Positive reactions to Spanish bail out, but next Sunday Greece puts the Euro to test
The future of the Euro may be determined in the coming weeks, as Greek voters decide whether to honour the country’s international bailout and create a first test for Spain’s newly built 100 billion-Euro banking firewall.
With Greece going to the polls in six days, the last surveys of elector intentions showed the main party opposing the terms of its bailout vying for first place. The government in Athens has “a few weeks” before exhausting its funds, making this is “a make-or-break period,” former Greek Prime Minister George Papandreou told Bloomberg Television.
The European debt crisis, now in its third year, reached a new milestone after Spain abandoned unilateral attempts to rescue its banks and became the fourth country in the 17-member currency union to seek an emergency bailout.
The aid blueprint hammered out in an emergency conference call among Euro finance chiefs two days ago is designed to create a line of defence if the Greek voting unleashes a new bout of market turmoil.
“We are approaching a moment of truth for the Euro zone,” Britain’s Chancellor of the Exchequer George Osborne told the Sunday Telegraph. “After more than two years of uncertainty, instability and slow growth, decisions taken over the next few months could determine the economic future of the whole European continent for the next decade and beyond.”
Polls show the June 17 election in Greece may be a close race. New Democracy, Greece’s largest pro-bailout party, led anti-bailout Syriza by 22.7% to 22%, according to an ANT1 TV poll on June 1, the last date surveys were made public. An election on May 6 failed to produce a viable governing majority.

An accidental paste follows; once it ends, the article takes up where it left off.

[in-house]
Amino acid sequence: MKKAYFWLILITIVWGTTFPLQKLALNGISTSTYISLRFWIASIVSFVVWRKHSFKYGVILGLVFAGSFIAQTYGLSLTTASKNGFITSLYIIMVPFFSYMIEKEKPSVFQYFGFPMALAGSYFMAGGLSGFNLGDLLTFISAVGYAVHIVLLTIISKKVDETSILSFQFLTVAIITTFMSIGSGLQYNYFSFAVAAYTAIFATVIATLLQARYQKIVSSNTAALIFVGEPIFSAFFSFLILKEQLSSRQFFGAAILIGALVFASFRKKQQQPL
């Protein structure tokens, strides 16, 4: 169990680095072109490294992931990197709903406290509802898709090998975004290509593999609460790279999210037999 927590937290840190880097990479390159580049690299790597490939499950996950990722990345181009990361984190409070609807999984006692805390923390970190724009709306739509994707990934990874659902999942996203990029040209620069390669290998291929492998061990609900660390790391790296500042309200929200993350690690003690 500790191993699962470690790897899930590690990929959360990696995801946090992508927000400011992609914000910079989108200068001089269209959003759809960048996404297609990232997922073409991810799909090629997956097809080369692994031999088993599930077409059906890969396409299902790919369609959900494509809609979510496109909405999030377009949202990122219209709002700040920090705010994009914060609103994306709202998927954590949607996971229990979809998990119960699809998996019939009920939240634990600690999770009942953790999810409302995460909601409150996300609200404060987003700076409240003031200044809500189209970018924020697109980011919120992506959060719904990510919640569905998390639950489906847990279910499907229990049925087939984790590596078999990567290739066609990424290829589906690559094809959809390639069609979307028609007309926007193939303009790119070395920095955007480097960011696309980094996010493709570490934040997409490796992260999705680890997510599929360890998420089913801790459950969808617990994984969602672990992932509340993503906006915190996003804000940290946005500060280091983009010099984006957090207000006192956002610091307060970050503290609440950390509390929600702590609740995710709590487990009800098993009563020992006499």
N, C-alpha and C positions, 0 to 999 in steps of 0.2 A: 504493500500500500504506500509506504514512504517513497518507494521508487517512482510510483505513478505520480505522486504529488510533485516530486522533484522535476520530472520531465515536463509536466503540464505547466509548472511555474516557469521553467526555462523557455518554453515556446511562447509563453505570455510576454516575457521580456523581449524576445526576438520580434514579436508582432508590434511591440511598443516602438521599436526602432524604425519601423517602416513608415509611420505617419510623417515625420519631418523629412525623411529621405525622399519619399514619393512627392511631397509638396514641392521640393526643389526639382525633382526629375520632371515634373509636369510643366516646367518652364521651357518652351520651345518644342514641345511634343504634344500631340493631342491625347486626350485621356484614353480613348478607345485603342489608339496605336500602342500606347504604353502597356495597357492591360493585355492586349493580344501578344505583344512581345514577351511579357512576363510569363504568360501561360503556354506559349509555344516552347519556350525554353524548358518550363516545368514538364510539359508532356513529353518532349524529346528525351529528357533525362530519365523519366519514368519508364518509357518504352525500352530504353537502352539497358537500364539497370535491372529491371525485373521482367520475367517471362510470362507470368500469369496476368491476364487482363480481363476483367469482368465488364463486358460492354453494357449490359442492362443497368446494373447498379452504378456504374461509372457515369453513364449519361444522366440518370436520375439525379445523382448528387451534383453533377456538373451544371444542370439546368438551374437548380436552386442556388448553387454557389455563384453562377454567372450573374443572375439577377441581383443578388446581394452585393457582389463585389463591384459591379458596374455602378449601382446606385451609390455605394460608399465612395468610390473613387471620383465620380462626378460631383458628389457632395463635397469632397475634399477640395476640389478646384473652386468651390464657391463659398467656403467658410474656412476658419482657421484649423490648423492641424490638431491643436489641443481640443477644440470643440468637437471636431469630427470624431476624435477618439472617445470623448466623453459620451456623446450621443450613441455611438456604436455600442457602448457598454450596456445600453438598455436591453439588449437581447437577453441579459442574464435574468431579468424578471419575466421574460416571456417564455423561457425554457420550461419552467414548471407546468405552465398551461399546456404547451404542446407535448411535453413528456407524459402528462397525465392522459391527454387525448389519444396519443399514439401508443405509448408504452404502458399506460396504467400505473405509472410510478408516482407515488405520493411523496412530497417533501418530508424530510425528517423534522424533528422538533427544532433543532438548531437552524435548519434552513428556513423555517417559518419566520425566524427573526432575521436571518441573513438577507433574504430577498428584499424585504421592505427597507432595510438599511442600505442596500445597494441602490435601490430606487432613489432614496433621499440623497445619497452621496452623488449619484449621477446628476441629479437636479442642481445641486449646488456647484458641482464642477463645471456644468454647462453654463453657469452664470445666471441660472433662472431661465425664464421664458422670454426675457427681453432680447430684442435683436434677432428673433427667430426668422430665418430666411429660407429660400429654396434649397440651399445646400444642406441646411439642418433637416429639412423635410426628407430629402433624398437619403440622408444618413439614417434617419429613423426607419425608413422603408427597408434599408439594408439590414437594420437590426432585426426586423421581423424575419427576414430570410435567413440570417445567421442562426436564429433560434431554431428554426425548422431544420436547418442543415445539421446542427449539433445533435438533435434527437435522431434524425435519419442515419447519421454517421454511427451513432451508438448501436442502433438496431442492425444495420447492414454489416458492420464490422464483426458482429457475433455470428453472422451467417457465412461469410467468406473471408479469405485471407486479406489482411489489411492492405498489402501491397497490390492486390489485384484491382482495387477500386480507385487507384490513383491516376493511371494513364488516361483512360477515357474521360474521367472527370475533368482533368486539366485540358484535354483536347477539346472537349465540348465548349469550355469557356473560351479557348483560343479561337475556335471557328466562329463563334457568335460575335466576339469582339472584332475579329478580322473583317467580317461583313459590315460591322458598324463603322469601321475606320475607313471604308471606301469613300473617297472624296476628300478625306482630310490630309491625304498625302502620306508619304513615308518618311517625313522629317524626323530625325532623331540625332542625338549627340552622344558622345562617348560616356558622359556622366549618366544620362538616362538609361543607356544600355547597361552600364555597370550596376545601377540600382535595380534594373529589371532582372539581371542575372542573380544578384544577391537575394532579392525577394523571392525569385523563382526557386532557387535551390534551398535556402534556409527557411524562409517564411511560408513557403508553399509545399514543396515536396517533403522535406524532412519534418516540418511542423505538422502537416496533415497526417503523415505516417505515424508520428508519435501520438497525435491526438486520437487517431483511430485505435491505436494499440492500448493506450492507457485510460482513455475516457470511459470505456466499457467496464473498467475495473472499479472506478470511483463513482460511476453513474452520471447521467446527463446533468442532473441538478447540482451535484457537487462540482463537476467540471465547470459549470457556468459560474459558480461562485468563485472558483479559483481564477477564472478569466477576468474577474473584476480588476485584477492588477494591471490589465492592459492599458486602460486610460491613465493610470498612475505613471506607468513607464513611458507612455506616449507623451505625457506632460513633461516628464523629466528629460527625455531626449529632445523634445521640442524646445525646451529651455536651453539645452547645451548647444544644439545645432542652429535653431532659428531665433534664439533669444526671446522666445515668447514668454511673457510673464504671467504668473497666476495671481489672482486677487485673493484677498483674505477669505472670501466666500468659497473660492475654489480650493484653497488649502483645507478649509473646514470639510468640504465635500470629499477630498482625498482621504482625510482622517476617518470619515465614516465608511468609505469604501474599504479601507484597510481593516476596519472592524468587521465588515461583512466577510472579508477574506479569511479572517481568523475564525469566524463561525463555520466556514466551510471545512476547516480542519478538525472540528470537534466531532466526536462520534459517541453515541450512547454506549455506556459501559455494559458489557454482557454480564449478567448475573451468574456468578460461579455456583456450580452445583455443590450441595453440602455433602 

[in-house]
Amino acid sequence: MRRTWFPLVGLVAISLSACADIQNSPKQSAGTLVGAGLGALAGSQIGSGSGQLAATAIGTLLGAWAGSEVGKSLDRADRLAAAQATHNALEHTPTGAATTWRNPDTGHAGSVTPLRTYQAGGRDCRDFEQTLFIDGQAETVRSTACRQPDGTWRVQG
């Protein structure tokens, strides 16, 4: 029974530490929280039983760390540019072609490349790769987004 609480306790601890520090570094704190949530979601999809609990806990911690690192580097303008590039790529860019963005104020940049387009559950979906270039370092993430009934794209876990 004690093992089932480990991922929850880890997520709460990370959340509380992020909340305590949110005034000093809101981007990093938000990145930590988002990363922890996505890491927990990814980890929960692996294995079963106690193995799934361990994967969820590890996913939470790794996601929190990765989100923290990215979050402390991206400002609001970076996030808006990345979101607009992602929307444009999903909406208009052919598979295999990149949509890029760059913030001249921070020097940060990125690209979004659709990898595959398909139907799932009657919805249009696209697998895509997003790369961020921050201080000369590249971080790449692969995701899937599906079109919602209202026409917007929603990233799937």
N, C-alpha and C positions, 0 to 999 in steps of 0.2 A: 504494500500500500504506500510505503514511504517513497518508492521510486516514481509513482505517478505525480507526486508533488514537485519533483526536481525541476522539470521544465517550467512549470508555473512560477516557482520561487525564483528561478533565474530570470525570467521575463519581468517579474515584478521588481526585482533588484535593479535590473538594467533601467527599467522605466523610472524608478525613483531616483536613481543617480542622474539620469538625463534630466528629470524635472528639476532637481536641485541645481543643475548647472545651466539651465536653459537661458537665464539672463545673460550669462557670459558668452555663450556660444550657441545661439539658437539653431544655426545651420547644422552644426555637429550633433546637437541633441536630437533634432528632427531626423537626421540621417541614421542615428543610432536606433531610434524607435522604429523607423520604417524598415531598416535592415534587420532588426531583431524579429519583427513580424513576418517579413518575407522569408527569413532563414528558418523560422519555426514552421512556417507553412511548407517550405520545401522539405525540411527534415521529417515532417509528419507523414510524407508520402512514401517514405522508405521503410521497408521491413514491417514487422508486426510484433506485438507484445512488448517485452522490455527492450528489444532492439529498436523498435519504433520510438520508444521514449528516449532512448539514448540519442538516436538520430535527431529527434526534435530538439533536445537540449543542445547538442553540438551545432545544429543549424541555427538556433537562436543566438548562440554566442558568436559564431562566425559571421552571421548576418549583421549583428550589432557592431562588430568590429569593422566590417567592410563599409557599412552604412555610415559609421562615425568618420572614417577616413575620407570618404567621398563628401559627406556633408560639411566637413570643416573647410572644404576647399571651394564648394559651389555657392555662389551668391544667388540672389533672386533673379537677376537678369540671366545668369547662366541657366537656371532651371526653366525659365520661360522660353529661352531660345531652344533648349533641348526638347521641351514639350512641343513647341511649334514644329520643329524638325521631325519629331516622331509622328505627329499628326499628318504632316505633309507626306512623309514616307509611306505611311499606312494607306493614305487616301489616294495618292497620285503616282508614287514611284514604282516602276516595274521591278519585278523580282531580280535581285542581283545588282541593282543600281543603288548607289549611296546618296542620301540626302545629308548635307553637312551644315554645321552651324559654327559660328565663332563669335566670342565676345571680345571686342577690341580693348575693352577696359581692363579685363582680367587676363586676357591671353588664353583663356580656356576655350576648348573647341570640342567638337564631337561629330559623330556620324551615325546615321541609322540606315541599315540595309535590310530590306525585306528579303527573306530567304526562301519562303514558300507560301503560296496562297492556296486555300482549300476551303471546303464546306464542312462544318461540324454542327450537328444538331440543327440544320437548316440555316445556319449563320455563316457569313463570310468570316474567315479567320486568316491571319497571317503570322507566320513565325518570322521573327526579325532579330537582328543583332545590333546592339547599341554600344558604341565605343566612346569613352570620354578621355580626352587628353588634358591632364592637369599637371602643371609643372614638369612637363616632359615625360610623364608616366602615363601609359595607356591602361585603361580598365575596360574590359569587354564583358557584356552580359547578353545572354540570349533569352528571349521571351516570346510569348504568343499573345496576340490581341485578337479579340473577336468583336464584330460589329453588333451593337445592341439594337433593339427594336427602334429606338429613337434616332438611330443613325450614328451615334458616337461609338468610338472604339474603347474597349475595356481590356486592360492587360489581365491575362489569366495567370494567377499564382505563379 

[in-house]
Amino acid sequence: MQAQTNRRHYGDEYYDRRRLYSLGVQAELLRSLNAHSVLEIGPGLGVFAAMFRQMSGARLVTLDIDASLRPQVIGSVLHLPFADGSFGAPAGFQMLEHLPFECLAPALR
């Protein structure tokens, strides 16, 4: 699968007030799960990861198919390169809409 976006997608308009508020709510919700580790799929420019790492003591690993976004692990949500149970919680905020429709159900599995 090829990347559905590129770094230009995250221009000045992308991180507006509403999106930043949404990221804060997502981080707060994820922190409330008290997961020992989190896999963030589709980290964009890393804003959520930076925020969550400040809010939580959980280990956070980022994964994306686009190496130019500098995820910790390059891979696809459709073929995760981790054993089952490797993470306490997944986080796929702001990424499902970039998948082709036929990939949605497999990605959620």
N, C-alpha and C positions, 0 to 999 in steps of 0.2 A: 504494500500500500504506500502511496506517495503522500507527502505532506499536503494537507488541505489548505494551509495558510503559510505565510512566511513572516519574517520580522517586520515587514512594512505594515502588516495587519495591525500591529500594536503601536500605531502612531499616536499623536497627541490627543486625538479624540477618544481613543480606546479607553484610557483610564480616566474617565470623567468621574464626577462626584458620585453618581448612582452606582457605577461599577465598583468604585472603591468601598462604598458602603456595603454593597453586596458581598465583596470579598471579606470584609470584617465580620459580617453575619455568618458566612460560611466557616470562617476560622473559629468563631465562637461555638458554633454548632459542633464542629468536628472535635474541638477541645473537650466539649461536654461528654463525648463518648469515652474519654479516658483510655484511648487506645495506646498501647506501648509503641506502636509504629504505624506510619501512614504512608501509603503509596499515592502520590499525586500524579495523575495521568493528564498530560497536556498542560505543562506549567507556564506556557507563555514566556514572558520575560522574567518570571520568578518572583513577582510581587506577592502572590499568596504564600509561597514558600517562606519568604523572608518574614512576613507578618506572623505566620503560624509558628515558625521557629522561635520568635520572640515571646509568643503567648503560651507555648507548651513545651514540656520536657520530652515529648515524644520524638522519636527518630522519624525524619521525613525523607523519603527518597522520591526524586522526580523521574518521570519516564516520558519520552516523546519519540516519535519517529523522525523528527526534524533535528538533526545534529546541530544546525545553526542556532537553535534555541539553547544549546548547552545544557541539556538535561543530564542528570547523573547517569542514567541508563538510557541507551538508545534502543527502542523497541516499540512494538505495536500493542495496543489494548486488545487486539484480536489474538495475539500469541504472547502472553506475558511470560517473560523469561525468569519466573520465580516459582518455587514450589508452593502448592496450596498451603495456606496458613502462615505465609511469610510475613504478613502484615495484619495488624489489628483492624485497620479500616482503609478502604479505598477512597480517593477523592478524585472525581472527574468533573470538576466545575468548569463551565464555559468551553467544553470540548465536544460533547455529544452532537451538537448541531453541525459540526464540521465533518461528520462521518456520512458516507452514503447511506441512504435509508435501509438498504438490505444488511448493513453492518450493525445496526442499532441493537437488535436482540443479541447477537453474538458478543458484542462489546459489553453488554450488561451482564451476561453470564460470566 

Syriza’s leader, Alexis Tsipras, has pledged to keep Greece in the Euro while scrapping bailout terms in order to end the hardship brought on by austerity. Meanwhile, pro-bailout proponents, such as New Democracy leader Antonis Samaras, have framed the contest as a decision on whether to leave the Euro area. A departure would trigger hyperinflation, a bank run and widespread poverty, Samaras has said.
Following the announcement the Euro made gains against the US dollar and the Japanese Yen. In early Asian trading on Monday the Euro bought 1.2647 dollars and 100.73 Yen, up from 1.2514 and 99.49 in New York on Friday. Likewise the Nikkei index at the Tokyo Stock Exchange rose 1.7% in early trading.
The currency bloc that at its setup in 1999 capped Europe’s progression from war to prosperity was declared irreversible by its founders. European Union treaties make no provision for a country to withdraw from the currency and the European Central Bank’s legal department said in December 2009 that an expulsion “would be so challenging, conceptually, legally and practically, that its likelihood is close to zero.”
As the Greek election result is declared, leaders of the Group of 20 most industrialized nations will be preparing for discussions on the threat of the debt crisis at a summit meeting in Los Cabos, Mexico. The June 18-19 gathering will be part of a series of meetings on the Euro crisis culminating in an EU meeting in Brussels at the end of the month, which could present a “master plan” drawn up by officials including EU President Herman Van Rompuy and ECB President Mario Draghi to hold the Euro together.
The Spanish bailout, which was announced June 9 after a three-hour conference call of European finance ministers, may offer a salve to markets ahead of the Greek vote.
Spanish government bonds posted their first weekly gain in a month and the country’s borrowing costs retreated last week amid optimism European leaders were preparing a bailout for Spanish banks.
Spanish Prime Minister Mariano Rajoy, who as recently as May 28 said he wouldn’t seek a bailout, characterized the weekend deal as a credit line for banks and an endorsement of his policies. Rajoy was forced to back off his pledge that the government would re-capitalize the banking system on its own after foreign investors scaled back their holdings of Spanish debt.
“If we hadn’t done what we’ve done in the past five months, the intervention of the Kingdom of Spain would have been on the table yesterday,” Rajoy told reporters in Madrid. He stuck to plans to visit the European soccer championship in Poland because the situation is “resolved.”
Spain is twice the size of the three economies that have sought bailout assistance so far, Greece, Ireland and Portugal. The funds will be channelled through the state-run FROB bank-rescue fund, and will add to Spain’s debt, which was 68.5% of GDP last year.